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Lydia Barajas shares her culture through dance

Photo+Courtesy%3A+Lydia+Barajas
Photo Courtesy: Lydia Barajas

Photo Courtesy: Lydia Barajas

Photo Courtesy: Lydia Barajas

Emma Lupica, staff writer

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Freshman, Lydia Barajas has been dancing almost her whole life, but not the type of dancing many students would think. Barajas finds love in the art of hula dancing. Not only does it bring her joy, but to her audience as well.

“I started hula dancing when I was about 2 years old,” freshman Lydia Barajas said. “I watched my sister and my cousins hula dance and I knew I wanted to try it, so my mom let me. Once I got up on stage I knew I belonged up there.”

There are many different types of dancing but no matter what, Barajas always found herself back to hula dancing.

“I tried ballet when I was about seven, because I wanted to branch to see if I liked any other forms of dancing,” Barajas said. “I tried it for a little while, but in the end I stuck to hula dancing. There’s something about hula dancing that makes it totally different than other dances.There are tons of similarities, like technique, performing and all the work you have to put in, but hula dancing is also very different. In hula dancing, you have to keep your knees bent at all times, your hips have to moving the entire time and you have to remember to smile.”

Like everything, hula dancing has upsides and downsides. Barajas tells what makes her love the activity so much and the challenges that come along with it.

“My favorite part of hula dancing is the performing,” Barajas said. “There is no better feeling than standing up on stage and seeing people’s smiling faces in the audience. You realize that you put the smile on their faces. Putting joy in their hearts is my absolute favorite part of dancing. My least favorite part is all the technique you have to master. It’s a lot of work, getting everything down, but I know the technique is what makes you good and what makes it all worth it.”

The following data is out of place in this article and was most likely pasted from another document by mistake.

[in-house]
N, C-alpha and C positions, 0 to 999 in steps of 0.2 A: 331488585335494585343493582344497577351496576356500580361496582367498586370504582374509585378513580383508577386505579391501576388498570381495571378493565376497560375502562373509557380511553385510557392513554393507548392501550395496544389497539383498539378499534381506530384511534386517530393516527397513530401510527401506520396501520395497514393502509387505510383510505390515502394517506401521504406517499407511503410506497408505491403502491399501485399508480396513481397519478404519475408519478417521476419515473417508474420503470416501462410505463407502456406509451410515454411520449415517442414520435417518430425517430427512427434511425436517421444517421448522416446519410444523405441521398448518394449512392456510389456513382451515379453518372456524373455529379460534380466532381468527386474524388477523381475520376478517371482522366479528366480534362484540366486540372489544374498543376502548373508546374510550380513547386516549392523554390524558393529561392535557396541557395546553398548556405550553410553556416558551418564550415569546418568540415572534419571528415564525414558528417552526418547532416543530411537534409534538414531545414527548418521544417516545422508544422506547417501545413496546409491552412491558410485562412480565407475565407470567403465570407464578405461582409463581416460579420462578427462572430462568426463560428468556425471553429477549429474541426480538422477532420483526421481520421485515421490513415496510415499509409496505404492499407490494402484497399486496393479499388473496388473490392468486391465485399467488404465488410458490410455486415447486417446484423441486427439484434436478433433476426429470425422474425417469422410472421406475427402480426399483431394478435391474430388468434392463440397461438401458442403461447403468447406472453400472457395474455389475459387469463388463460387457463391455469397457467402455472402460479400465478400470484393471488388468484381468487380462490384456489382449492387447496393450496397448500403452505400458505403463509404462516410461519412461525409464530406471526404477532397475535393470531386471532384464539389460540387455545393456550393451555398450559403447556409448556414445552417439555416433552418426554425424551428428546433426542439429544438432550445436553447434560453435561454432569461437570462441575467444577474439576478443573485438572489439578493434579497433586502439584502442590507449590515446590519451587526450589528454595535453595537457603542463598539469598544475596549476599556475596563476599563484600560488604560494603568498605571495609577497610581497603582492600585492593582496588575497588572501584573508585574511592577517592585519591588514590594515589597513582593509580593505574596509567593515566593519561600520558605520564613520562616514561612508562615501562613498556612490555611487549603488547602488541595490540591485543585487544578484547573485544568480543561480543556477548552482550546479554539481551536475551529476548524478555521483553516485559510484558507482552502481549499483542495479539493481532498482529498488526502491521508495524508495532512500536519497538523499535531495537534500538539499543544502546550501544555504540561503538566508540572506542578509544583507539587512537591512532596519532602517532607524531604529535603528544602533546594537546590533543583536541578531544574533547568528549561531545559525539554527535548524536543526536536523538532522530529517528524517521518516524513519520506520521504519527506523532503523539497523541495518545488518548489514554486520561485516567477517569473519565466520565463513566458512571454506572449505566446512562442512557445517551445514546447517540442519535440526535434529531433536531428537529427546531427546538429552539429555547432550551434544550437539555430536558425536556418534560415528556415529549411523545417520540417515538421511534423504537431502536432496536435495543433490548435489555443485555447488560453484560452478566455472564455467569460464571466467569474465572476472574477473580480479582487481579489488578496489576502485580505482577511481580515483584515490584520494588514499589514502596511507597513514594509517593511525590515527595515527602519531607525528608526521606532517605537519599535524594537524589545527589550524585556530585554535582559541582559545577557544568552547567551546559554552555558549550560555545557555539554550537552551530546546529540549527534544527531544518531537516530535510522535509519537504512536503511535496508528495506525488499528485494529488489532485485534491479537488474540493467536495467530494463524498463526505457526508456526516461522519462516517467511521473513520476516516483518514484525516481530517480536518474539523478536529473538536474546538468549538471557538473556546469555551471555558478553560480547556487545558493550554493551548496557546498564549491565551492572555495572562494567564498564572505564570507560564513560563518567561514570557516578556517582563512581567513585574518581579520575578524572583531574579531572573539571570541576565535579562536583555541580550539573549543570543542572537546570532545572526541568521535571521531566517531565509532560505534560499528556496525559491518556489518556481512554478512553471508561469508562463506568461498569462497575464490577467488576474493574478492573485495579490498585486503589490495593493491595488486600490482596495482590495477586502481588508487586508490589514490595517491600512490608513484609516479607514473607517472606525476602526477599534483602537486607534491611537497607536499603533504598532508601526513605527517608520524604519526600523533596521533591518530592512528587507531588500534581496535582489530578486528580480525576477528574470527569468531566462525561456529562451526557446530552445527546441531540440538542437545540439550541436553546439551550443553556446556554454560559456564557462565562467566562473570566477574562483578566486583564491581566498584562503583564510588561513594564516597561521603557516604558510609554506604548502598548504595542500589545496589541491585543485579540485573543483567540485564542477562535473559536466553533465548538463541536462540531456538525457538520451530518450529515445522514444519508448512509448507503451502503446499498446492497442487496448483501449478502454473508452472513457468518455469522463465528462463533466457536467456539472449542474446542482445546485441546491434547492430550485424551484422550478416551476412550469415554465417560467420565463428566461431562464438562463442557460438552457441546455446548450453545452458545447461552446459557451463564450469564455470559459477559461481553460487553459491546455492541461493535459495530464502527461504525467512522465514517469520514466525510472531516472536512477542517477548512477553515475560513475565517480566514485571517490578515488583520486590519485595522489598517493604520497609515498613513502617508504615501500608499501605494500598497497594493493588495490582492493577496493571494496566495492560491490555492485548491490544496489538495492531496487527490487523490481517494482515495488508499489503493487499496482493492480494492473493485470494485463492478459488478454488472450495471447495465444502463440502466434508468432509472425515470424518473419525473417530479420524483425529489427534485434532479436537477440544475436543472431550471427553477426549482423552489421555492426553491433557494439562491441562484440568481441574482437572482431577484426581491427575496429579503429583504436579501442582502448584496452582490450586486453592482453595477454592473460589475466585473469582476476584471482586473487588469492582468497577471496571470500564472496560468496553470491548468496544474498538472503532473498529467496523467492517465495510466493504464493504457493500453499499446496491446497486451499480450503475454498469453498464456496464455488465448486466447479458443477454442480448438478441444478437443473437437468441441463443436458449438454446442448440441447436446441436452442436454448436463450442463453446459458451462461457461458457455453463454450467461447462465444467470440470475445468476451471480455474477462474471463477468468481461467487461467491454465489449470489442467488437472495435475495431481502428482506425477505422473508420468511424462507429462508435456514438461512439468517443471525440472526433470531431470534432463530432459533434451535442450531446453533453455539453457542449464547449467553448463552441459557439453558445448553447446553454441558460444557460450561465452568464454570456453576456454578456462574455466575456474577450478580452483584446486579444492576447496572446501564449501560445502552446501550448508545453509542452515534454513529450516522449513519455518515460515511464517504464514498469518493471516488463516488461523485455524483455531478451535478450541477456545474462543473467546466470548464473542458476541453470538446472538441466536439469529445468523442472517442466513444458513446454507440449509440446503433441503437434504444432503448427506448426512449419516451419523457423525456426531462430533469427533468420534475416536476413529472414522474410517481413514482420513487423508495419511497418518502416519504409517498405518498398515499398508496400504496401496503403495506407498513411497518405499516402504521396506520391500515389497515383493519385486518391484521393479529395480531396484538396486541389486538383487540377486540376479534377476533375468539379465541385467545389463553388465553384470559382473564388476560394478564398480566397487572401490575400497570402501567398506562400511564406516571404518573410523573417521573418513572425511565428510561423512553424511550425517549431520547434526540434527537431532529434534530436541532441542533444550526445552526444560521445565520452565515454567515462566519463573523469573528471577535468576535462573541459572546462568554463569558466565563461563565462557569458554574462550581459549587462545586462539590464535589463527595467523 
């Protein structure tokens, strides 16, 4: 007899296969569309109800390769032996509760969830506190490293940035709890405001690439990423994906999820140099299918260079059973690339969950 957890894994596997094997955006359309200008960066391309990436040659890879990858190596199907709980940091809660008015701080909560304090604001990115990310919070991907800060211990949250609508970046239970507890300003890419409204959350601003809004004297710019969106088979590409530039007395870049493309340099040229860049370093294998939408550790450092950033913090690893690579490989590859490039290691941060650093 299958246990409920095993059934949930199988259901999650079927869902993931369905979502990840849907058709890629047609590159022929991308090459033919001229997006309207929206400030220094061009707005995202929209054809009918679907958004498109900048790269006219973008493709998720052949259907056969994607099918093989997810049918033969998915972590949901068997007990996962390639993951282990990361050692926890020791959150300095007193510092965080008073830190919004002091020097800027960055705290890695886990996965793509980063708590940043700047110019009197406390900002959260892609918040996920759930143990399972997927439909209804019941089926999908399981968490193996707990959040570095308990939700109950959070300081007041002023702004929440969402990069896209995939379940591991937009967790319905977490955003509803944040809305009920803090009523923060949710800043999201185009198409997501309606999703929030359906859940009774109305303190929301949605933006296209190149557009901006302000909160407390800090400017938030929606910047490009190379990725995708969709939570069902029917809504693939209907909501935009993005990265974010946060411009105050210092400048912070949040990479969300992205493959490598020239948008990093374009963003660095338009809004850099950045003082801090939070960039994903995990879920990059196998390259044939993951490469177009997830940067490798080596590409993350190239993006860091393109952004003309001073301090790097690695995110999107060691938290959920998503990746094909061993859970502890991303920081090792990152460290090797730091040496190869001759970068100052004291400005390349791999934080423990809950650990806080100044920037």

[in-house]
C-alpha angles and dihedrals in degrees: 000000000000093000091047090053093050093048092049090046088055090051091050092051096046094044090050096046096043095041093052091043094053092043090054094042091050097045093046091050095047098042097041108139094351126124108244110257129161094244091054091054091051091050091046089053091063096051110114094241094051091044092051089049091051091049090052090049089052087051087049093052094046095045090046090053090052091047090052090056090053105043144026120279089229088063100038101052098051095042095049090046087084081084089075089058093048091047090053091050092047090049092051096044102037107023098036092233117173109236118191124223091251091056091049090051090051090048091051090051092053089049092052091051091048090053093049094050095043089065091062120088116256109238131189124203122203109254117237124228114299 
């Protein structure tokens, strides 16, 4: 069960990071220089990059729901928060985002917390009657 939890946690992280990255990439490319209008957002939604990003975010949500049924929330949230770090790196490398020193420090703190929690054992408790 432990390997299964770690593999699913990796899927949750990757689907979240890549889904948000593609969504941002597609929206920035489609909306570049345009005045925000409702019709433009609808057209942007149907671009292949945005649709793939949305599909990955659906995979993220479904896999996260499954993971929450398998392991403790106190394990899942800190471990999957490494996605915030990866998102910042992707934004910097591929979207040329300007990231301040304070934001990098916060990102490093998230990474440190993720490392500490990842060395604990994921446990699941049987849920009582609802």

Throughout her hula dancing experience, a devastating event took place that put her dancing career on hold.

“When I was 12 years old, which was 6th grade for me, my teacher was diagnosed with breast cancer,” Barajas said. “I was shocked, because she is the best person/teacher you could ever have. It bothered me that she had to go through this. When she got sick that’s when I decided to stop dancing. Now, my teacher is cancer-free and to be honest I miss hula dance so much. Hula dancing was apart of my childhood for so long, so I just miss it a lot.”

Barajas looks back on her experience in hula dancing and reflects on the good times she had in the spotlight.

“I miss hula dancing a lot,” Barajas said.” I miss the performing, the smiling faces, the new dances and even all the technique. It was a lot of work as I progressed in age and talent, but I wouldn’t trade those years for anything. Everything about hula dancing is special. It’s a lot of work, but like anything else you love to do, it takes a lot of time and energy.”

Barajas embraces her experience and talent by continuing to incorporate hula dancing into her life even though she is no longer dancing officially.

“I’ve had the best experiences performing the art of hula dancing,” Barajas said. “Although I’m not dancing currently with my group anymore, I still practice a routine once in a while just to make sure I haven’t lost my talent. I hope more people think about trying hula dancing, because I can guarantee they won’t regret it.”

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The School Newspaper of Carlsbad High School
Lydia Barajas shares her culture through dance